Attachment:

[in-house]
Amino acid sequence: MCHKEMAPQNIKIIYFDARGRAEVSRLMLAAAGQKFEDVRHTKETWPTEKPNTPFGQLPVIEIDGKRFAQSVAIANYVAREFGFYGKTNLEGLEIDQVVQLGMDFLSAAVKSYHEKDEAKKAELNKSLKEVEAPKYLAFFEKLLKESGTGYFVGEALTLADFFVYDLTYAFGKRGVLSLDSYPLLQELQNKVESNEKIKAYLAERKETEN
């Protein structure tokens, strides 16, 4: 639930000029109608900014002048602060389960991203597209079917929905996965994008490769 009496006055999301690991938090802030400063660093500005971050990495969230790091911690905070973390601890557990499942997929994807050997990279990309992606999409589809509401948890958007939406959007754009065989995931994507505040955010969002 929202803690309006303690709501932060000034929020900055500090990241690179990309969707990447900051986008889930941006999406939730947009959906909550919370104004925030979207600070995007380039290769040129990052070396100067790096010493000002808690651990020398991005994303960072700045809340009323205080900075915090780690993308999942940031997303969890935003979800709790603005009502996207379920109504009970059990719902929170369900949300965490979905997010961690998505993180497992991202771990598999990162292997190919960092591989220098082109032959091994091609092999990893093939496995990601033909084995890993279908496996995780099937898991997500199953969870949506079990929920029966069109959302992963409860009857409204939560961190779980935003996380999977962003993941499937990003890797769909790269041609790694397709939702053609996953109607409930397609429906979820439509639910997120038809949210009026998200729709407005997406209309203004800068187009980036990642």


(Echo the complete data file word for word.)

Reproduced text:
[in-house]
Amino acid sequence: MCHKEMAPQNIKIIYFDARGRAEVSRLMLAAAGQKFEDVRHTKETWPTEKPNTPFGQLPVIEIDGKRFAQSVAIANYVAREFGFYGKTNLEGLEIDQVVQLGMDFLSAAVKSYHEKDEAKKAELNKSLKEVEAPKYLAFFEKLLKESGTGYFVGEALTLADFFVYDLTYAFGKRGVLSLDSYPLLQELQNKVESNEKIKAYLAERKETEN
């Protein structure tokens, strides 16, 4: 639930000029109608900014002048602060389960991203597209079917929905996965994008490769 009496006055999301690991938090802030400063660093500005971050990495969230790091911690905070973390601890557990499942997929994807050997990279990309992606999409589809509401948890958007939406959007754009065989995931994507505040955010969002 929202803690309006303690709501932060000034929020900055500090990241690179990309969707990447900051986008889930941006999406939730947009959906909550919370104004925030979207600070995007380039290769040129990052070396100067790096010493000002808690651990020398991005994303960072700045809340009323205080900075915090780690993308999942940031997303969890935003979800709790603005009502996207379920109504009970059990719902929170369900949300965490979905997010961690998505993180497992991202771990598999990162292997190919960092591989220098082109032959091994091609092999990893093939496995990601033909084995890993279908496996995780099937898991997500199953969870949506079990929920029966069109959302992963409860009857409204939560961190779980935003996380999977962003993941499937990003890797769909790269041609790694397709939702053609996953109607409930397609429906979820439509639910997120038809949210009026998200729709407005997406209309203004800068187009980036990642």